FATAL ACCIDENT DAMAGES AND THE CHOUZA CASE (3): PAIN,SUFFERING AND SHOCK PRIOR TO DEATH
This is the third post in a detailed examination of the judgment in Chouza v Martins & Ors  EWHC 1669 (QB). Here we look at the judgment in relation to the claim for pain and suffering prior to death. The judge found that an award could be made when the deceased person died almost instantaneously as a result of injuries suffered in a road traffic collision. Damages, however, were extremely limited. In this case to £500 plus interest.
DAY LONG COURSE ON FATAL ACCIDENTS
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The Claimant was seeking damages following the death of her husband in a road traffic accident. One of the issues the court had to assess was whether the estate was entitled to damages for the pain and suffering that the deceased person had suffered prior to death.
THE JUDGMENT ON THIS ISSUE
Issue (1): Should any award (and if so in what sum) be made for the deceased’s pain suffering and loss of amenity?
“4.1 The index road traffic accident occurred on the morning of 15 February 2015 when a group of 9 workers were travelling in a minibus from their hotel to their place of work. … They had left the hotel between 6:20 and 6:25am. Mr Rodriguez was sitting on the front seat at the right of the vehicle where the driver would sit in a right-hand drive vehicle.
4.2 Mr Rivas states that he was travelling at 60 to 65 kph around a left curve in the road, when he became aware of a vehicle approaching from the opposite direction. Mr Rivas states that at this point in the road, there were double solid white lines indicating that vehicles should not cross these lines. Mr Rivas states that Mr Rodriguez shouted something like “be careful, he is coming towards us”. Mr Rivas realised that the vehicle approaching from the opposite direction was on the wrong side of the road, coming directly towards them: he states that he realised that it was a large lorry; he estimates it was around 40 metres in front of the minibus when he first saw it.
4.3 Mr Rivas said he steered towards the left in an attempt to avoid the collision, but thought that he did not have time to brake.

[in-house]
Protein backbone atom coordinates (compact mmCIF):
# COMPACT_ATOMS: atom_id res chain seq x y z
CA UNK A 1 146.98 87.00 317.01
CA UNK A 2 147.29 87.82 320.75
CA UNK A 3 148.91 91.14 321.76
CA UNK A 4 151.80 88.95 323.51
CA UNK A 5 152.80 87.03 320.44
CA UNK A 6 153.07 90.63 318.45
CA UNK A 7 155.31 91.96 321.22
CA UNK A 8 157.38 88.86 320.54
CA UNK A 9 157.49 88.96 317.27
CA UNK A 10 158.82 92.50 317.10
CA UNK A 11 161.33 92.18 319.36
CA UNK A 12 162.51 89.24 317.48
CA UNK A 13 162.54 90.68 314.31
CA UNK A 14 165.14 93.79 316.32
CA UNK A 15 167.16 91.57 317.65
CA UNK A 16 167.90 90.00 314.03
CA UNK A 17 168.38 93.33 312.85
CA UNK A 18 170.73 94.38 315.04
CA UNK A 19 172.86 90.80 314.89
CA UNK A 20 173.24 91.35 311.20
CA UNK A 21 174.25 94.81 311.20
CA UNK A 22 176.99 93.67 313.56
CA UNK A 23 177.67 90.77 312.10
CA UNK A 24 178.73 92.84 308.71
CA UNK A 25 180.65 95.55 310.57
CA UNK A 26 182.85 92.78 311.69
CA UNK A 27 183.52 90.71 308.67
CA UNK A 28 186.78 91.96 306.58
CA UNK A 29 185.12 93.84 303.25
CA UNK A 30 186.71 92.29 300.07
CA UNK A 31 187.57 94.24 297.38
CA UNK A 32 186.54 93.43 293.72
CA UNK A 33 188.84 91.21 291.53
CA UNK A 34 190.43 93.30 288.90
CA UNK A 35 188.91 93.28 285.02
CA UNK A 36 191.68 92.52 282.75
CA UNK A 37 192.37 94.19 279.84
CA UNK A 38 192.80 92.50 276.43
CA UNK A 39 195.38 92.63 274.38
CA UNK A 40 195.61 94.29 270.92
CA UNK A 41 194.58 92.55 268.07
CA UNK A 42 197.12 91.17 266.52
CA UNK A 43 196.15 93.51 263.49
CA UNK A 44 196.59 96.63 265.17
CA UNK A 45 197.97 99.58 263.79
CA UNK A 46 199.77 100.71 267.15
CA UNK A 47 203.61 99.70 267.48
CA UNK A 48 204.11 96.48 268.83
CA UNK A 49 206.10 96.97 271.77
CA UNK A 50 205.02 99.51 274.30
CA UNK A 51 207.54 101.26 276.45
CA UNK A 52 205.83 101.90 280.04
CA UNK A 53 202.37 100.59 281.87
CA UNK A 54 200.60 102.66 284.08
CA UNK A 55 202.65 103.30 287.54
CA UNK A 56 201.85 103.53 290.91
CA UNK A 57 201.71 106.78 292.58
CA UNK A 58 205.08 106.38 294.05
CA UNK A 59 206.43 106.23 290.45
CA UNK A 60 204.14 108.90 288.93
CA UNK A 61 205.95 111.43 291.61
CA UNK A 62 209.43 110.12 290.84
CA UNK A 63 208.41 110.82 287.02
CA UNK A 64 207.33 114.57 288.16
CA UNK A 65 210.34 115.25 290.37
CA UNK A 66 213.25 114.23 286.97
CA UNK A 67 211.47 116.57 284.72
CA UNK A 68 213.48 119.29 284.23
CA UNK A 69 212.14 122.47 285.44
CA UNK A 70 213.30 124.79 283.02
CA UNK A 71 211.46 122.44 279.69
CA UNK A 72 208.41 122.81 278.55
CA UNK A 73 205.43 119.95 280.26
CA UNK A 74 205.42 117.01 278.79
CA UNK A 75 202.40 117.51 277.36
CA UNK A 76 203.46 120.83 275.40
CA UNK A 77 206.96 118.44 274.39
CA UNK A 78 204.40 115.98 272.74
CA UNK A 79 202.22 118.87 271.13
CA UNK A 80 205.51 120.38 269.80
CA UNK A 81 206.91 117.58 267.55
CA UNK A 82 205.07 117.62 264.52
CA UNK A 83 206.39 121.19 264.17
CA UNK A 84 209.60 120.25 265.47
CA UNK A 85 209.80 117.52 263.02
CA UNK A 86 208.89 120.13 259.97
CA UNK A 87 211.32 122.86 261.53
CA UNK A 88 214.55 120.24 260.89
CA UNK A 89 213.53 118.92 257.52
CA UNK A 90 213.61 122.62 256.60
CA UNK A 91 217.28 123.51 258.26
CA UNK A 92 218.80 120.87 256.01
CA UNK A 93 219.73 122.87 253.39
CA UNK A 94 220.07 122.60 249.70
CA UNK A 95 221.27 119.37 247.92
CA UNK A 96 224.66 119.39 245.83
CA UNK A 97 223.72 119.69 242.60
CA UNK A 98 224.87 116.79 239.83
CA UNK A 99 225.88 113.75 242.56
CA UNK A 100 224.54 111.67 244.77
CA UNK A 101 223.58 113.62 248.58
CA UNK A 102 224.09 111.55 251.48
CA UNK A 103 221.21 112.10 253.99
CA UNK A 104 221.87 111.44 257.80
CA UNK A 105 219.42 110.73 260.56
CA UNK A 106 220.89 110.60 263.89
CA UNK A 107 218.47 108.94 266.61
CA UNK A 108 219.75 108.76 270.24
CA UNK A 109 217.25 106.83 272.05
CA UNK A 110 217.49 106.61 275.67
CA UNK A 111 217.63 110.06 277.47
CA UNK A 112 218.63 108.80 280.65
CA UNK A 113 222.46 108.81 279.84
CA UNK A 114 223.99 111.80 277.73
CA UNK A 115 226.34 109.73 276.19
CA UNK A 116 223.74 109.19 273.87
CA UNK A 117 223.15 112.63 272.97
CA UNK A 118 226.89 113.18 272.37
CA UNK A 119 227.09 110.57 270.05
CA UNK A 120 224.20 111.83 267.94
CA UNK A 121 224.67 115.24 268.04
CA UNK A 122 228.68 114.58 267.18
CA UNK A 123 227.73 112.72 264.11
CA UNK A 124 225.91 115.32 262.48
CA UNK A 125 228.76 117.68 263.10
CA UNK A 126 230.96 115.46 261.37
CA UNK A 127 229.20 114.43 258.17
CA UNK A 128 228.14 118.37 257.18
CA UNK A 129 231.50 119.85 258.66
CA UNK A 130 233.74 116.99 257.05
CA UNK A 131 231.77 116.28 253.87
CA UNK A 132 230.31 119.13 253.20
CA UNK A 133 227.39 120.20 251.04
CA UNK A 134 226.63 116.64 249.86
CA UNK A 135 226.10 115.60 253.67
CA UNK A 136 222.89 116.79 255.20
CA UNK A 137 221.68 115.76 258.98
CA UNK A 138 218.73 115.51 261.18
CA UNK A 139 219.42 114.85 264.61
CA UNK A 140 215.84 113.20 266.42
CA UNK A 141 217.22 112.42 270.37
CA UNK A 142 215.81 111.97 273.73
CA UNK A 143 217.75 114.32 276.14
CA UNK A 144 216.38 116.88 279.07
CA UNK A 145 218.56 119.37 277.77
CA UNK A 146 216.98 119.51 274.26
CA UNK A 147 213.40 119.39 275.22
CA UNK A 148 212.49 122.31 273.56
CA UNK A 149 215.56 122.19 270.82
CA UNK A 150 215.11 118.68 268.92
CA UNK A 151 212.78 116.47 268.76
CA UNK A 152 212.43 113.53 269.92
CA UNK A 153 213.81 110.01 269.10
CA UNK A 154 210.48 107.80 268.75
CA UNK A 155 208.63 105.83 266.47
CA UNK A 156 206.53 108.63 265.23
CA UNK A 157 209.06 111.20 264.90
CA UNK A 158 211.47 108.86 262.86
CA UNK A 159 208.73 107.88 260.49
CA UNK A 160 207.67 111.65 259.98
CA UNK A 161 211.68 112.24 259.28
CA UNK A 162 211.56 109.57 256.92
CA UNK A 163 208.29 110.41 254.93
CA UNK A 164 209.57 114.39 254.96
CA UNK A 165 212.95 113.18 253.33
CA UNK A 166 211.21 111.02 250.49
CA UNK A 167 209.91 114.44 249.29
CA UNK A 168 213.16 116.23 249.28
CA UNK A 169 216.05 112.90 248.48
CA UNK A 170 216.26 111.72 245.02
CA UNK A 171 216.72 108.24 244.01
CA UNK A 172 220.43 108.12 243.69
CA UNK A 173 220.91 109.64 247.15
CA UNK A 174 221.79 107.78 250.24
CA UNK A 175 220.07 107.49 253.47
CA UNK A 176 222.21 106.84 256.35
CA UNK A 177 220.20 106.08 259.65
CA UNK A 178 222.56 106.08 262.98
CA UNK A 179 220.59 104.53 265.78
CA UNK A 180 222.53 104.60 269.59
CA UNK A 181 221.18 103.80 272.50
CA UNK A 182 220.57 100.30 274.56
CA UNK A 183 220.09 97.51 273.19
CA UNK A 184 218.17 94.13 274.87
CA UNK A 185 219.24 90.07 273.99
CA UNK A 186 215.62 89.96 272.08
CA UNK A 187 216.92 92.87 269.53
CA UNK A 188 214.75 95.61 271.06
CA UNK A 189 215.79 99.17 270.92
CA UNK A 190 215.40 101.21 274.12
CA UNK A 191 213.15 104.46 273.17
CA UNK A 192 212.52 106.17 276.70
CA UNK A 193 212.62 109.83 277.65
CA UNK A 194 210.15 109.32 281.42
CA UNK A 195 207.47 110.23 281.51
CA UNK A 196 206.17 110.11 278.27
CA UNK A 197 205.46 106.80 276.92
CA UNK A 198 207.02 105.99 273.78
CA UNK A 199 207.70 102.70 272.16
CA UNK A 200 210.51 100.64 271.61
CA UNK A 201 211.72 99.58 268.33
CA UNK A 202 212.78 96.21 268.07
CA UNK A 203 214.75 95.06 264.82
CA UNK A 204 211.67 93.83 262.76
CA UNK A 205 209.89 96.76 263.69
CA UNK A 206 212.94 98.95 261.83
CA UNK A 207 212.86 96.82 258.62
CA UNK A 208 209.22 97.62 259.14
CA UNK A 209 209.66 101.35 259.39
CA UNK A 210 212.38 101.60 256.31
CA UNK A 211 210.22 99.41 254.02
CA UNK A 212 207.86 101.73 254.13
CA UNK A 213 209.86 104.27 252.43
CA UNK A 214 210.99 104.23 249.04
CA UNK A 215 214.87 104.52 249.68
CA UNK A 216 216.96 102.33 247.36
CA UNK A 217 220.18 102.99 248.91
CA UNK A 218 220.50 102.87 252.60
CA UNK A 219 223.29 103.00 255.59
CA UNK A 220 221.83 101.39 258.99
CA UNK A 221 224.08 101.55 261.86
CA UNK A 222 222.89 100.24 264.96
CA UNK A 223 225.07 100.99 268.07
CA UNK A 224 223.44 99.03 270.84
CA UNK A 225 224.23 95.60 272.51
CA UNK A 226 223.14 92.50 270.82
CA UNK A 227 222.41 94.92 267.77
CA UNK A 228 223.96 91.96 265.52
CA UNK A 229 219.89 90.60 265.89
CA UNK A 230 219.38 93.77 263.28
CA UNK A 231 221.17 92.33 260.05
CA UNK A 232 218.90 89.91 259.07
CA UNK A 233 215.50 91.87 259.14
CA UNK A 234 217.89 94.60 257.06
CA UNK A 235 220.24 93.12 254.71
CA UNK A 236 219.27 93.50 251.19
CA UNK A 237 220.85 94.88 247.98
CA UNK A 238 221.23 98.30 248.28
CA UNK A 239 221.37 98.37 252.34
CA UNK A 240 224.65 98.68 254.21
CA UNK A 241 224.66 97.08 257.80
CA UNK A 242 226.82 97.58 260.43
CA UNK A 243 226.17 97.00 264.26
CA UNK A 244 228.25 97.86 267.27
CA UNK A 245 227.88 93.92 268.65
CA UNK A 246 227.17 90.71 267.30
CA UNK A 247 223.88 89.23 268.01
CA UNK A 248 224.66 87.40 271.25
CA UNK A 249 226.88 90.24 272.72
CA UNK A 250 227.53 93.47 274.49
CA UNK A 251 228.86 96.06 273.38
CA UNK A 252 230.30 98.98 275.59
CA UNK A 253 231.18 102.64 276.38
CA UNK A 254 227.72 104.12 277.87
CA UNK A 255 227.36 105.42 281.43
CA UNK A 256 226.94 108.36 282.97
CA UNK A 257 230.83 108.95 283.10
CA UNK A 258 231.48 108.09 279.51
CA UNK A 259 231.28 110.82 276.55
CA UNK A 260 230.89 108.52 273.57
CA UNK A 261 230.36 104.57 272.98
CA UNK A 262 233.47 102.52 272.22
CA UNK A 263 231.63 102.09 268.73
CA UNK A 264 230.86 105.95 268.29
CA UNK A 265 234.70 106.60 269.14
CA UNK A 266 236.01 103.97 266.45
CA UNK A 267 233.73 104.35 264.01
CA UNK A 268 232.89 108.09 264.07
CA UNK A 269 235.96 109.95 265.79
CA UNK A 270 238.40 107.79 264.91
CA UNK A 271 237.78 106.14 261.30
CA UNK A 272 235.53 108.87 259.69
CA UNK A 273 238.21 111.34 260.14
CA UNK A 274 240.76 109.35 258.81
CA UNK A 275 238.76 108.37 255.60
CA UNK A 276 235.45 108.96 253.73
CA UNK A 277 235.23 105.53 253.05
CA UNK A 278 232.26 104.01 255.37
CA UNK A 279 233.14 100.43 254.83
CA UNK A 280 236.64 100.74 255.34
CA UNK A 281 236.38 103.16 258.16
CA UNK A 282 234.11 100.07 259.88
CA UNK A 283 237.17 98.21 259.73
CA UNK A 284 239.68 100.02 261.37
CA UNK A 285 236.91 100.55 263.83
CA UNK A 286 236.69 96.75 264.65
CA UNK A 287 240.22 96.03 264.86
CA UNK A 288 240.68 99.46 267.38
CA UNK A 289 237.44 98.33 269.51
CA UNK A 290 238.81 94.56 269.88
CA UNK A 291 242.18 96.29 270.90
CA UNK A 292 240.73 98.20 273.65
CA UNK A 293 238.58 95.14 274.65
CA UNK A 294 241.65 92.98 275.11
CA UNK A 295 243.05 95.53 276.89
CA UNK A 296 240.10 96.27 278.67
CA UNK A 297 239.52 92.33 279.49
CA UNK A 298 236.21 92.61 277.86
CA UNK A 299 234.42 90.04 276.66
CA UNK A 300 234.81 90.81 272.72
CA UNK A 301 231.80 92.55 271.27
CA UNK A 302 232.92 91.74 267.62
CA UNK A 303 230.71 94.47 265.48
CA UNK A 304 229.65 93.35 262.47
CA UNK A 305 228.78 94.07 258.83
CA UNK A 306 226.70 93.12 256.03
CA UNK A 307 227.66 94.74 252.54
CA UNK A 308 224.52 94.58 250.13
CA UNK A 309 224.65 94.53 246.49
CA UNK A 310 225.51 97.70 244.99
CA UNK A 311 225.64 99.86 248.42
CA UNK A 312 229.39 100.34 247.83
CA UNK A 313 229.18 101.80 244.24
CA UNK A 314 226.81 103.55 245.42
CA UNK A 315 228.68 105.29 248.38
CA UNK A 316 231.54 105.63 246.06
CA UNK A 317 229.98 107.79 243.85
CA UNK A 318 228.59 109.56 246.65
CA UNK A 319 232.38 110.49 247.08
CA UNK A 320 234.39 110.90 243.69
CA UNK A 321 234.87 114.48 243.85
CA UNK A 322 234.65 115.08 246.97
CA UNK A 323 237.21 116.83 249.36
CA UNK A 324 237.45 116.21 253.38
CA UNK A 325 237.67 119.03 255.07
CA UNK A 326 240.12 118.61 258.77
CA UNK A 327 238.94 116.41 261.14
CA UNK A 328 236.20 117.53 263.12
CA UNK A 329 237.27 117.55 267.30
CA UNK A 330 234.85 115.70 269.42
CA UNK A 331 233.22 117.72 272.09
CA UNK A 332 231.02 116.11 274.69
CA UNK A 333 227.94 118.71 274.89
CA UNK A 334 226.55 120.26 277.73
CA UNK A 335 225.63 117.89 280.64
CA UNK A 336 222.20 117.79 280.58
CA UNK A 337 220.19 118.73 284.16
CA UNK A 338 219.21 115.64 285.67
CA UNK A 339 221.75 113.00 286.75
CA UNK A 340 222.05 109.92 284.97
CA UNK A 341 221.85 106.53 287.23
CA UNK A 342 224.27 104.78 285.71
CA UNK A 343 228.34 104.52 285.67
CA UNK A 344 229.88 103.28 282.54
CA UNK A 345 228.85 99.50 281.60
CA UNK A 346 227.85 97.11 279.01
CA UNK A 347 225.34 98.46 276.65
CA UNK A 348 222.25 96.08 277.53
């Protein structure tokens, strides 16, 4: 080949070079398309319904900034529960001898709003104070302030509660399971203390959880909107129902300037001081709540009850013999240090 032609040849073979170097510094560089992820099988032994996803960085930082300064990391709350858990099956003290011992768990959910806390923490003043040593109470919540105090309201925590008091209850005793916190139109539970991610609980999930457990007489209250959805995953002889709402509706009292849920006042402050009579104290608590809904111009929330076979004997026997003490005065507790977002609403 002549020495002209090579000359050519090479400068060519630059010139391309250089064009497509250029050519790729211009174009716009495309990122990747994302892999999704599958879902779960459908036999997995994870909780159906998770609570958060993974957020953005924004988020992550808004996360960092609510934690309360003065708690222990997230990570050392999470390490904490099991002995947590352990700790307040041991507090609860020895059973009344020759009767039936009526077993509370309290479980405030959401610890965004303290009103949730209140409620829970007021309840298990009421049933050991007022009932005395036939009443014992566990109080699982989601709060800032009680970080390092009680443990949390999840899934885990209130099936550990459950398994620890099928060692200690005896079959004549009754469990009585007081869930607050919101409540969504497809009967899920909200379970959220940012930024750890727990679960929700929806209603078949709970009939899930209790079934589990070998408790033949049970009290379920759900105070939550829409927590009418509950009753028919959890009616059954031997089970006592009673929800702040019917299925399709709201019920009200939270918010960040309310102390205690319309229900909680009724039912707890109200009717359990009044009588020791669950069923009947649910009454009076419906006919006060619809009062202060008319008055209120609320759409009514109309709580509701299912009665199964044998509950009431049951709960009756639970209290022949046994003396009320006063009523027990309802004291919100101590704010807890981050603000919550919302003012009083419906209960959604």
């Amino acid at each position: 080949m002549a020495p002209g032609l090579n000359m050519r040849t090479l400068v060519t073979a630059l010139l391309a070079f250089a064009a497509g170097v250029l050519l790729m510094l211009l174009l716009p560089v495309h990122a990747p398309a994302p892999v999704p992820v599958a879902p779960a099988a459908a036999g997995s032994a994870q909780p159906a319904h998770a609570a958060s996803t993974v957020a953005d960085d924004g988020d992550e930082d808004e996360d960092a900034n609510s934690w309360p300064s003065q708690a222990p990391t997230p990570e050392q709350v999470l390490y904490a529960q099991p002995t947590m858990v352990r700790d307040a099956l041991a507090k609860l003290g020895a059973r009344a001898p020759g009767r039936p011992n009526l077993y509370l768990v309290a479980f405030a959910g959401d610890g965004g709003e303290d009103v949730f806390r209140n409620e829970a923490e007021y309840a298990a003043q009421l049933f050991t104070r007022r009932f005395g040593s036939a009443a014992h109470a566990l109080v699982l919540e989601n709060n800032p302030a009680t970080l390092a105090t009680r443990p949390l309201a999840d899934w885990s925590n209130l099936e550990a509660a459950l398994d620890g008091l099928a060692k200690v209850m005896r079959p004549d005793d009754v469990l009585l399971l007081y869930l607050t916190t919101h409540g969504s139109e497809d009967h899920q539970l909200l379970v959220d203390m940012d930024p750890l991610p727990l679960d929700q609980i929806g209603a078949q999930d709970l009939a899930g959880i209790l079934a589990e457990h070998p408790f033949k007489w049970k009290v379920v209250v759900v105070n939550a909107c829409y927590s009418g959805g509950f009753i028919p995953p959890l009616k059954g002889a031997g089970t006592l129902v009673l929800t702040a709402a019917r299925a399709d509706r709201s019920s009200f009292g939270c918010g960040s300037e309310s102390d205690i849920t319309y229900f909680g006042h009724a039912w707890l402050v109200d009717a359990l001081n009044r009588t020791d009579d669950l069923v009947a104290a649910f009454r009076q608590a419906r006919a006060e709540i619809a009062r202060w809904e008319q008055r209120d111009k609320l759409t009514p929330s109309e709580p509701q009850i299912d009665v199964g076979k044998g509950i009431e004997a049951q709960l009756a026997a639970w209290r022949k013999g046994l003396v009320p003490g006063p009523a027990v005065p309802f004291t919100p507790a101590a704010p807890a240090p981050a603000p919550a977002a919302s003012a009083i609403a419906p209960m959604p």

4.4 The lorry collided with the minibus: at the point of impact, Mr Rivas states that the lorry was entirely in his lane. The impact caused severe damage to the minibus; the windscreen smashed and the airbags deployed.
4.5 Mr Rivas said that he and the middle front seat passenger climbed out through the broken front windscreen. Mr Rivas states “I saw that Albino was very bad and was trapped in the vehicle. I saw the others in the back getting out.” He later states “I soon realised that Albino was dead.”
In the summary and opinion of the report, Mr Phillips states:
“6.3 … It is conceivable that despite his serious injuries, Mr Rodriguez may have remained conscious for a short period following the head injury but if that was the case, I would have expected the minibus driver to have noticed that there were signs of life: he states that he and the other front seat passenger climbed out through the front windscreen and although not stated, he implies that Mr Rodriguez made no effort to extricate himself from the minibus. On the information provided, and in the absence of a post-mortem report, I would therefore conclude that it is more likely than not that Mr Rodrigues was killed instantly at the point of impact.
7.2 It is my opinion that Mr Rodriguez would have been aware that a severe collision was inevitable for a period of between one and five seconds before the impact. I believe that this is more likely than not that Mr Rodriguez would have experienced intense fear during this short period prior to the impact.
7.3 I believe that it is more likely than not that Mr Rodrigues died instantly at the point of impact. On the assumption that Mr Rodrigues died instantly, I do not believe that he would have been conscious of any pain for more than a split second.”
For the claimant, Mr Swoboda submits that the deceased would have been aware of the approaching lorry and the impending impact and that this must have given rise to mental anguish which is compensable. He also suggests that the deceased must have had a period of physical suffering given the violence of the collision. He contends for an award of £2,500.
For the defendants, Mr James submits that intense fear does not amount to pain or suffering or loss of amenity and therefore no award falls to be made under this head of claim. He submits that fear on its own does not translate into actionable damage and draws an analogy with a pedestrian who is nearly run down at a pedestrian crossing, who has no claim for personal injury.
In my judgment, there is a distinction to be drawn between mere fear or anguish on its own and fear or anguish in association with physical injury. Although the deceased’s death followed very quickly after the physical injury, nevertheless physical injury was sustained, and the expression “pain, suffering and loss of amenity” should be taken to include the fear and mental anguish which precedes physical injury. I therefore agree with Mr Swoboda that compensable damage was sustained in this case. However, I consider that the sum claimed of £2,500 to be much too high for a maximum of 5 seconds of mental anguish and fear followed by almost instantaneous death. In my judgment, the appropriate sum to be awarded is £500. Interest on the sum from the date of service of the proceedings (25 May 2018) to the date of this judgment (25 May 2021), a period of 1096 days, amounts to £30 at 2% per annum.